So you have your new 802.11ac or 802.11n routers and adapter ready to go. Now you just have to set up your home for optimal wireless performance.
Wireless, you see, is a fickle beast. A million factors affect the performance of your wireless network, and you can’t just plonk the router anywhere and expect it to work at optimum speeds and reliability. Here are seven ways you can ensure good performance.
01 Range is the most important factor in wireless performance
Nothing affects the speed and reliability of a wireless connection like the range between the access point and the devices that use it. The closer they are, the better. For that reason, you want the wireless router to be placed at the epicentre of your wireless activity, rather than at the periphery. In general, that means putting it somewhere physically close to the middle of your house or unit, rather than hidden in a corner room or buried in the attic or basement. If the location of your broadband connection dictates where you have to put the router, you have several repositioning options. The easiest is just to extend the cable of your broadband connection. If you’re on ADSL, phone cables are cheap, and you just need to buy a longer one in order to reposition the router. An alternative is to have a separate modem and access point. You can buy either a dedicated wireless access point or a wireless router that you’re only going to use as an access point. Then you run an Ethernet cable from a LAN port on your modem router to a LAN port on the access point to give wireless devices access to the modem.
02 Think about what the wireless signal has to go through to get from point A to point B
This is too often neglected when people are setting up their wireless network. Wireless signals can travel through walls and other objects, but the success at which they do so it determined by the composition of the things it has to go through. Travelling through plaster and wooden interior walls is easy, for example, but beaming through double brick or concrete is not. Some of the things that will rapidly reduce the strength of wireless signals include:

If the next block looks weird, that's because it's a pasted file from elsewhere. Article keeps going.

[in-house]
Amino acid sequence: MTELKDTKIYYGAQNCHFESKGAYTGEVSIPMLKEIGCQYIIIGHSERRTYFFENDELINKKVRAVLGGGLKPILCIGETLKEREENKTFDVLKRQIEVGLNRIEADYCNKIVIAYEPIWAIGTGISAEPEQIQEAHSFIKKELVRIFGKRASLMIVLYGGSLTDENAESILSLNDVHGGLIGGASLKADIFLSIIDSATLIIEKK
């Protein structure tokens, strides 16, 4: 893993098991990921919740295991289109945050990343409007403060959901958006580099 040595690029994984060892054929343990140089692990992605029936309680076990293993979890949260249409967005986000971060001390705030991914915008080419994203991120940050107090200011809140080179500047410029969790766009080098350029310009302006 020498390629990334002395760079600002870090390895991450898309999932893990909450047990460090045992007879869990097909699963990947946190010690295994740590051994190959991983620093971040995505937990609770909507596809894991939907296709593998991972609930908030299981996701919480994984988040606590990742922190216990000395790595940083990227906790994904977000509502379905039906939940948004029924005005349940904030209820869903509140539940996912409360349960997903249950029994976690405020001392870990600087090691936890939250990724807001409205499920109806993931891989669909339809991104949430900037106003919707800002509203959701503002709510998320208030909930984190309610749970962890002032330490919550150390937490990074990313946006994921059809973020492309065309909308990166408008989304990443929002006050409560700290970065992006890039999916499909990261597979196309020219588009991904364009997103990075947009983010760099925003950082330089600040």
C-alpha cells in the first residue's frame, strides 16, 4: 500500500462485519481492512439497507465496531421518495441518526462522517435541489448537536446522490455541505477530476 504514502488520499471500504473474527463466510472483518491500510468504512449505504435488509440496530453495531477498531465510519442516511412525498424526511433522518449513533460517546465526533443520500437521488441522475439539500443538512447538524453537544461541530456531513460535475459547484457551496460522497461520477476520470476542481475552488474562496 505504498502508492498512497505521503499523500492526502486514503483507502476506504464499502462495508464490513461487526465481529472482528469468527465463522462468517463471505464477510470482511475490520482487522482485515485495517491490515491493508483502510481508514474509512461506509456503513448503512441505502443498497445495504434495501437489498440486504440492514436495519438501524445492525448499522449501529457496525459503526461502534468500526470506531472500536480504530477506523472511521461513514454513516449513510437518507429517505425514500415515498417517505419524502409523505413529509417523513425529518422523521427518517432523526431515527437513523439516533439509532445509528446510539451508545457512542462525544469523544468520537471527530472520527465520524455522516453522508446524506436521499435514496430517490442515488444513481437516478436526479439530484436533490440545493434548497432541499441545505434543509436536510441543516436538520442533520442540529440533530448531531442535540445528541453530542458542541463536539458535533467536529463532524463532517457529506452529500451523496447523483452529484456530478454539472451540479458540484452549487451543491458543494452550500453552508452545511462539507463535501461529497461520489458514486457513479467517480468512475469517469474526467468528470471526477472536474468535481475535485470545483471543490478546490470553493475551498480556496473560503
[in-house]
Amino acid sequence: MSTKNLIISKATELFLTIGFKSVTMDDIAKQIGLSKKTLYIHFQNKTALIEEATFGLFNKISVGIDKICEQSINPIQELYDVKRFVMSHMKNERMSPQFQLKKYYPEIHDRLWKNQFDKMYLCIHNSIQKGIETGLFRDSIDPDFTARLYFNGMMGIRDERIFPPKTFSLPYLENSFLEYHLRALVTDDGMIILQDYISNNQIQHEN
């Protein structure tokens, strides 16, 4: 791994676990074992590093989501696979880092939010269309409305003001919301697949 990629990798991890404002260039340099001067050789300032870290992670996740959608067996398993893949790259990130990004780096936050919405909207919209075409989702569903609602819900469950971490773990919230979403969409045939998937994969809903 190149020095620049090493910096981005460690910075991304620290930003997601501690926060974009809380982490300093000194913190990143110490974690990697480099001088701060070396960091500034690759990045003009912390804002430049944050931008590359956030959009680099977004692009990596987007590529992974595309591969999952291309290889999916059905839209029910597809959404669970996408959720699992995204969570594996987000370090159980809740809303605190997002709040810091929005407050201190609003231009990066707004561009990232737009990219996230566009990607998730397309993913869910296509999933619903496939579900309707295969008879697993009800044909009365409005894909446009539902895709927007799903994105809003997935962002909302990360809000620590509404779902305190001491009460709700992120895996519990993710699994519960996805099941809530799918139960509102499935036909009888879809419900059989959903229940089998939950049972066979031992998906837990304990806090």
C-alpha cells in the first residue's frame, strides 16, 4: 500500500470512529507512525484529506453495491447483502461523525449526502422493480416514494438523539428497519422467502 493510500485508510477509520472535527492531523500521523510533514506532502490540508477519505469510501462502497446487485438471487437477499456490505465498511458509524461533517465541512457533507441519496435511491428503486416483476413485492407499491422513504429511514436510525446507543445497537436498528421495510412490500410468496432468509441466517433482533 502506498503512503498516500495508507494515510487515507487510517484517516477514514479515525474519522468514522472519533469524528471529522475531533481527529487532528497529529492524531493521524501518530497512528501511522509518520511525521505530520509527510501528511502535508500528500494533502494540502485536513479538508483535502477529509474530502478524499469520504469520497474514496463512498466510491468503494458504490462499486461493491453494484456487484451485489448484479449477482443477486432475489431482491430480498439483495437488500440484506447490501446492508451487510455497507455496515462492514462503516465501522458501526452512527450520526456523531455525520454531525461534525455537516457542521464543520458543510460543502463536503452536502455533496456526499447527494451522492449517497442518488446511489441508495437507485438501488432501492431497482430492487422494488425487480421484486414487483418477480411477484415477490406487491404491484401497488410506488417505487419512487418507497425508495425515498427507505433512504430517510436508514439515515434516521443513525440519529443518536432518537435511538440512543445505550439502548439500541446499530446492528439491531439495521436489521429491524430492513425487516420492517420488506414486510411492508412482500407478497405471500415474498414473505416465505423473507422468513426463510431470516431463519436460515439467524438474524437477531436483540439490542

- brick walls
- tiles and mirrors
- lead-based paints
And then there are your complete show stoppers, including:
- metal plates and chicken wire in walls
- water (for example, fish tanks)
If you have these kinds of walls and surfaces in your home, you need to think about positioning your wireless router to minimise their impact. Putting it next to a fish tank, for example, will likely create a large shadow in the wireless reception area. Angles are important too. You want the signal to travel through solid material for as little time as possible. If a wall between the router and adapter is at an oblique angle to the line between the two, there will be more signal loss than if the wall is perpendicular to the line between the access point and receiver. That’s because the signal has more solid material to pass through.
So you live in a multistorey home, or you have the idea to put the router in the ceiling, under the floor or in the basement. This is a tricky business, because the angle of the antenna can make a big difference. A standard dipole antenna (the kind that sticks vertically up out of the back of a router) for example, has roughly even coverage on a horizontal 2D plane around the antenna. Above and below the antenna are weak points where signal reception won’t be as good. If you put the antenna in a vertical position, you won’t get as good reception 2m above it as you would 2m to the side. In short, you don’t get even spherical coverage from any antenna you find in modern routers. That can make the vertical positioning of the router a tricky proposition. It’s definitely not a good idea to put the router in a basement or in the ceiling, because if you were standing directly above it or below it, your reception may be off. In fact, if you live in a large multistorey home, it’s often a good idea to set up multiple routers (one for each floor), and connect them via an Ethernet cable. Of course, it’s hard to know the exact alignment of antennae when your router has them internally like so many do now. In many cases, you’ll have to engage in a little trial and error when it comes to vertical position of your routers. Try rotating, tilting, wall-mounting and other positions to see which get the best reception.
04 Choose a band